When the Indy 500 roars to life on May 29, 2011, it will mark the 100th running of the best known and oldest continuous race in America. However, the car leading the drivers around their first lap of the famed “Brickyard” will be only the 95th Indy Pace Car. That because there were no races in 1917-1918 due to World War I and none in 1942-1945, due to World War II.
There has been a pace car for every race, however. Some had no lettering. Some said “Official Pace Car” and some said “Official Pacemaker.” The term Pacemaker was not used after World War II.
Chevrolets have paced the race 21 times, more than any other brand and have had the honor the past nine years in a row. Oldsmobile is second and has paced 11 Indy 500s. Ford is third with seven, but appears to be adding an eighth this year. Buick and Chrysler are tied for fourth place with six each. Fifth is a three-way tie between Dodge, Pontiac and Studebaker with four each. Five automakers have provided three pace cars: Cadillac, Mercury and Stoddard-Dayton, with the latter providing cars three of the first four years.
Two is a fairly lonely number in the Indy Pace Car world claimed by only Marmon and Lincoln. A dozen companies did the pace car thing only once: Cole, Cord, De Soto, Duesenberg, HCS, Hudson, Nash, National, Plymouth, Premier, Rickenbacker (whose owner owned Indianapolis Motor Speedway) and Stutz The wildest pacecar-actually the last called a Pacemaker-was the 1941 Chrysler Newport Parade Phaeton, that was actually a factory built “car-of-the-future.”
In most years—we think 79—the Pace Cars have been open body styles, most often convertible coupes. However, even when the pacer is a ragtop, it’s common to see other models, as well as trucks, running around with pace car lettering and badges. For instance, in 1974, when the Official Pace Car was a Hurst-Olds Cutlass convertible, a unique four-door Hurst-Olds was supplied to track owner Tony Hulman and Hurst’s well-known “First Lady of Motorsports”- Linda Vaughn got an Oldsmobile Delta 88 ragtop with Hurst decorations to drive.
In our count of open cars, we included those with T-tops and moon roofs because such cars were the “convertibles” of the late-‘70s and early ‘80s. That’s when the car companies were building their “last” convertibles, due to crashworthiness regulations. So, we think about 19 of the cars had partially or completely removable roof arrangements. Don’t quote us, because it’s sometimes hard to tell in a photo or to know if the photo car is the actual pacer.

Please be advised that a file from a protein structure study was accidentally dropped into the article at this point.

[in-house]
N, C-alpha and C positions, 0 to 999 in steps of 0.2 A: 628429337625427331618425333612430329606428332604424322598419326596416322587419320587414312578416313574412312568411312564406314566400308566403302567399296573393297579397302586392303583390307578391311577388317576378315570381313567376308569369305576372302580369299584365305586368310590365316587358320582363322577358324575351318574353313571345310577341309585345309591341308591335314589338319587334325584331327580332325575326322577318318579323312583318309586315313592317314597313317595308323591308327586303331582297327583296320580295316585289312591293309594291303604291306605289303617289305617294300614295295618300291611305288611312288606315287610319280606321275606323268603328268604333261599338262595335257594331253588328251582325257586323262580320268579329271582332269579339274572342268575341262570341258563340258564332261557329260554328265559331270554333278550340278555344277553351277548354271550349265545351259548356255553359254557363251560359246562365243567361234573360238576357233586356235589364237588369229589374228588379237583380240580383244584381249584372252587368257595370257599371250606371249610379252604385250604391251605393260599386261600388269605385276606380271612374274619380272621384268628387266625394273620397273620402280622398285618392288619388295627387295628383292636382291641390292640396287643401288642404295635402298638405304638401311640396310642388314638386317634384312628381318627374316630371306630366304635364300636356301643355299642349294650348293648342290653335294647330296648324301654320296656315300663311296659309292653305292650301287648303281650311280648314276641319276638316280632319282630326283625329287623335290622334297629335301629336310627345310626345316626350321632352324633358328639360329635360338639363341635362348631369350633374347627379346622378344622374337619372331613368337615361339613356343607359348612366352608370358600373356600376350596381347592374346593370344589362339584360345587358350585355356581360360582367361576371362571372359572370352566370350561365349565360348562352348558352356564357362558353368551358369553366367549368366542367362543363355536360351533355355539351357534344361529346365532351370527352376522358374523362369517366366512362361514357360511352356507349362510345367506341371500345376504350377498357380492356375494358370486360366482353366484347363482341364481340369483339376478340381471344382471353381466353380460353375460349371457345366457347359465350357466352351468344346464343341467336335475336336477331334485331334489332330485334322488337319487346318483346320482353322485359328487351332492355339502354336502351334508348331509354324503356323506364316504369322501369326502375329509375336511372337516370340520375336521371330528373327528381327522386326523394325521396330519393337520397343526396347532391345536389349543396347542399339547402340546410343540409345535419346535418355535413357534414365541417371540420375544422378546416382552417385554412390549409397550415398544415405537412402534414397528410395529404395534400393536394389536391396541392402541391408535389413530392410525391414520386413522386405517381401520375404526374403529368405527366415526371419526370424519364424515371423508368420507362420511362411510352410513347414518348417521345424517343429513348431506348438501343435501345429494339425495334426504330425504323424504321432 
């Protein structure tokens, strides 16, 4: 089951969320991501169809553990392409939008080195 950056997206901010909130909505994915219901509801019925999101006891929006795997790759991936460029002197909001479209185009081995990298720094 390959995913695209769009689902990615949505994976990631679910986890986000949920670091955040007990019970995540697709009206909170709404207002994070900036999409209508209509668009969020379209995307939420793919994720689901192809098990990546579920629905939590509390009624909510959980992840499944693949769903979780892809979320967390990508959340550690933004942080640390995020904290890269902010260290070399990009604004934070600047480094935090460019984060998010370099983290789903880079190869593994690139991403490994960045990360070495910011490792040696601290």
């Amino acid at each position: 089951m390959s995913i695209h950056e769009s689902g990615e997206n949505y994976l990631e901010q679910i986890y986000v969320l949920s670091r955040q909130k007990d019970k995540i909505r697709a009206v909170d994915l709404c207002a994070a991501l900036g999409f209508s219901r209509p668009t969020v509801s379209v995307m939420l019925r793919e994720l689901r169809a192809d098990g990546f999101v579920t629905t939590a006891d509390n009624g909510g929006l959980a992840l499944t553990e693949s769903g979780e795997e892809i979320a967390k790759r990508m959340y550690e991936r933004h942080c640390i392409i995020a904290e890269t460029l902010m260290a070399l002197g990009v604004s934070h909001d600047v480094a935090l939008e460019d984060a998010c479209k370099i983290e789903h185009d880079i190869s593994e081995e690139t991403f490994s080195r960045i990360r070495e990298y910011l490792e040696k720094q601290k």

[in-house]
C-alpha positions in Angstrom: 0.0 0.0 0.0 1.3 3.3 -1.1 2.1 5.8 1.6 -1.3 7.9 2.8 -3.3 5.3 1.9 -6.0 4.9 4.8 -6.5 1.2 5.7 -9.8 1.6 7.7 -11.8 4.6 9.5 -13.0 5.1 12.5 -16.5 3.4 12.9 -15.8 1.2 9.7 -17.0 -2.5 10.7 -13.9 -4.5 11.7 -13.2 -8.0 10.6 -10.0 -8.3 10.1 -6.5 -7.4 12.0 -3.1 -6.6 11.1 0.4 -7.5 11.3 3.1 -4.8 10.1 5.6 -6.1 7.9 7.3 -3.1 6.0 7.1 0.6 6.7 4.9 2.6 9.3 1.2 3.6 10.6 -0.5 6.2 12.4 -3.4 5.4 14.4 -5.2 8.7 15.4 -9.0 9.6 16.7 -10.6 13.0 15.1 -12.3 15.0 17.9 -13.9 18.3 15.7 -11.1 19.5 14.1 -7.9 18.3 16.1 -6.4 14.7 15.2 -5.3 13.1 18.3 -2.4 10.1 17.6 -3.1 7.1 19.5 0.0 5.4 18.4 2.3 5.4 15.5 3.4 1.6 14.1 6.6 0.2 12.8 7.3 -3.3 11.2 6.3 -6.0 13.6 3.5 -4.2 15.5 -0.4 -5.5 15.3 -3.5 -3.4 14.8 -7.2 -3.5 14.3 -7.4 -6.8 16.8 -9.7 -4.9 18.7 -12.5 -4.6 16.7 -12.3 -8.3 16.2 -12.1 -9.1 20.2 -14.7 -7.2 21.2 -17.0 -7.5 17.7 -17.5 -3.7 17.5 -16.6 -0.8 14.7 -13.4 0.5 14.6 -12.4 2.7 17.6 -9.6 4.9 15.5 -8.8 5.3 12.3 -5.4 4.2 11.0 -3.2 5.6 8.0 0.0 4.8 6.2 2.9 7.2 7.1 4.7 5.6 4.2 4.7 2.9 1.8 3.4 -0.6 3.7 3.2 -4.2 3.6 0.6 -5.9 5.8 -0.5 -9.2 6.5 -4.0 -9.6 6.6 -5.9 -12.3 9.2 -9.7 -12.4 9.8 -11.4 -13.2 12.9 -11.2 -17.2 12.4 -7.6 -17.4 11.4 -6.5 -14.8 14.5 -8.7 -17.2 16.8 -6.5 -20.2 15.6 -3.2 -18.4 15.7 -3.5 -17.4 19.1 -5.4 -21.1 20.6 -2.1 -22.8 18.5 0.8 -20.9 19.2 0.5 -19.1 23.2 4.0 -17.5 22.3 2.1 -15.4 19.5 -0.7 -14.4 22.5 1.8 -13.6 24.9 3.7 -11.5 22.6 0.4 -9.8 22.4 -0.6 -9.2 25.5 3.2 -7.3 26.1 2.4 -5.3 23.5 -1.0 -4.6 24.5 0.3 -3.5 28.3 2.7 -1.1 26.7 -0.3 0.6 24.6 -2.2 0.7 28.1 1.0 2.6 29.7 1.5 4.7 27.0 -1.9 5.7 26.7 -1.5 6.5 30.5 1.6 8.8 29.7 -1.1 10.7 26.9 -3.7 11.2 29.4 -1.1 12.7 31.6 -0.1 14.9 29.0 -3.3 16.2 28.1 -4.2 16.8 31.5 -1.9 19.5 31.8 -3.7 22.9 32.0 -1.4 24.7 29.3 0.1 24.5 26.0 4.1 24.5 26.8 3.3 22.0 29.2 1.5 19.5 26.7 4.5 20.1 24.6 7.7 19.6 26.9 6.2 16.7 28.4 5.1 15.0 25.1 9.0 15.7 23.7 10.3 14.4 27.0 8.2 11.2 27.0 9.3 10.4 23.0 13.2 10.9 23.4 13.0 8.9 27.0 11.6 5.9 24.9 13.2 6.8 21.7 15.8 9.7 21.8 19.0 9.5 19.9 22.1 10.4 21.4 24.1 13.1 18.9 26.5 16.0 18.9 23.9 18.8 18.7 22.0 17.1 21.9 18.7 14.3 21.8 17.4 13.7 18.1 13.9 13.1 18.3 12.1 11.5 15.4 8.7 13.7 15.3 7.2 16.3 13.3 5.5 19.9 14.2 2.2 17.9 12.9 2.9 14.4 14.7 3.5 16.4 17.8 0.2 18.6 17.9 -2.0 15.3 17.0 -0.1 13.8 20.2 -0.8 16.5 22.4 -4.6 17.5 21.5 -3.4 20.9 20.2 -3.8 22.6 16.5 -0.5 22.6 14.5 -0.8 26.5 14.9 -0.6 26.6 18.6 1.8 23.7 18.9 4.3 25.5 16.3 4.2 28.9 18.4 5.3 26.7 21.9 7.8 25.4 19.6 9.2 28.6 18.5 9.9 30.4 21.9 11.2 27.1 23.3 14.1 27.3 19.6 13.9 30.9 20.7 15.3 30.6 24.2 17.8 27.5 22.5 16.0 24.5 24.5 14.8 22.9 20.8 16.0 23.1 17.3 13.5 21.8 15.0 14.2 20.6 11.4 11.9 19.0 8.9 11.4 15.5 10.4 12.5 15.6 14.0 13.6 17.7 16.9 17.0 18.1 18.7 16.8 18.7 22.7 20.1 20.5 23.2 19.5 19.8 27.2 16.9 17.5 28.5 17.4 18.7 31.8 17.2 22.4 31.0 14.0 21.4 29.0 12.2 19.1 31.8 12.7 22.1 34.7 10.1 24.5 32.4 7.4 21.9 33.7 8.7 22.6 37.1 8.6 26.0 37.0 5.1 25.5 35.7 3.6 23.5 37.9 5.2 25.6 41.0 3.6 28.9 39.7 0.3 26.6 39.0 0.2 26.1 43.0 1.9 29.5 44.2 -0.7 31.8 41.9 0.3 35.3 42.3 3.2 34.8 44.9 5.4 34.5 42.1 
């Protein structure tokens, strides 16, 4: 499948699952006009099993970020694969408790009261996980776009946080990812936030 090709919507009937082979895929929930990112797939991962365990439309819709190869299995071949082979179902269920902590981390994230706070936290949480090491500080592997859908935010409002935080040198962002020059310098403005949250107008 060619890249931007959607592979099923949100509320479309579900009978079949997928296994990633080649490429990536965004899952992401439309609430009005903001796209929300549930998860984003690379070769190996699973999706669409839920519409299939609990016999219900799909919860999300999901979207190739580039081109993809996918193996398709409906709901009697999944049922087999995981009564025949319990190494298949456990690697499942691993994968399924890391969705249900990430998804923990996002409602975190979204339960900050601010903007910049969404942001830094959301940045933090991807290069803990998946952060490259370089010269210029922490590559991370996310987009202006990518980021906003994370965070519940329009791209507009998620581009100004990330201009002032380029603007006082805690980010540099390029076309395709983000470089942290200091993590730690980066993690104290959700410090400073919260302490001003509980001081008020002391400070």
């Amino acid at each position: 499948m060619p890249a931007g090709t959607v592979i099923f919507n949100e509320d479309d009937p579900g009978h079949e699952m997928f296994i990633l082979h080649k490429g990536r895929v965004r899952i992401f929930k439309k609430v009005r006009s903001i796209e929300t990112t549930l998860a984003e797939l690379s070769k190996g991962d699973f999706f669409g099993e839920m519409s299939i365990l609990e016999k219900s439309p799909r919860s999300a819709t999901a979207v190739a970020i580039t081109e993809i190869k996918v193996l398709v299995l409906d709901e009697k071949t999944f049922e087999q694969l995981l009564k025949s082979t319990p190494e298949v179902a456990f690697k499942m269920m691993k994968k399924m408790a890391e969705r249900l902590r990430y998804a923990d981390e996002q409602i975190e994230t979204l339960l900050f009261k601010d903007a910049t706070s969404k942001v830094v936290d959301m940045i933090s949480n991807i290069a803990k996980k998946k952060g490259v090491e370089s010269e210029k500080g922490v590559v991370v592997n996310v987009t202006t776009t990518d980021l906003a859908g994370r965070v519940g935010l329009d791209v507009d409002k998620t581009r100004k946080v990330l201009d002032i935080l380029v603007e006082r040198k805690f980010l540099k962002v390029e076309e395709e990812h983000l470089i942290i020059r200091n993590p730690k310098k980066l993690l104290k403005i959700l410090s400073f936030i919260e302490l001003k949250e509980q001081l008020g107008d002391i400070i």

In 1972, which was another Hurst-Olds year, the Official Pace Car was a white Cutlass convertible with gold trim. That was the Hurst color scheme then. However, a Cutlass coupe with a sun roof and Hurst and Indy 500 Pace Car features was also available with 220 being made. We’re not certain if any of these were at the race, but a ’72 Cutlass station wagon with similar features was. It was built for use by the Indianapolis Motor Speedway’s Medical Director.
Indianapolis Motor Speedway Corp. (IMSC) also required the pace car provider to supply a number of trucks for officials to use during the race. These went to the Official Photographer, Contest Board Officials, Official Safety personnel and so on. When the pace car was a Chevy, then Chevy trucks were used. If it was another GM make, GMC trucks were provided. Ford coughed up the trucks when the pacer was a Ford, Lincoln or Mercury and Dodge did the same if it was a Mopar year. In 1984, we attended a spring promotion for the Pontiac Fiero Pace Car and we were driven around in a GMC “Indy Hauler” van.
Speedway founder Carl G. Fisher came up with the idea of using a pace car so the race could have a safer “rolling start.” Fisher actually drove the Stoddard-Daytons in 1911,. 1912 and 1914, as well as an Indianapolis-built Stutz in 1912 and a Packard 6 in 1915. In addition to building the speedway, Fisher founded the first American car company, created the Lincoln Highway—the nation’s first coast-to-coast road—and developed Miami Beach in Florida.
Fisher purposely located his track in a place where he said “half the population of the country lived less than a day away.” This led to its rapid growth and soon car companies began vying for the honor of supplying the pace car. Driving the car that started the race also became a status symbol and in the beginning it went to many pioneers in the auto industry. Over the last few years, actors and athletes have driven the start-of-the-race laps, then turned the steering wheel over to a different driver for caution period re-starts. Former Indy racer Johnnie Rutherford has taken over after the start for the past four years.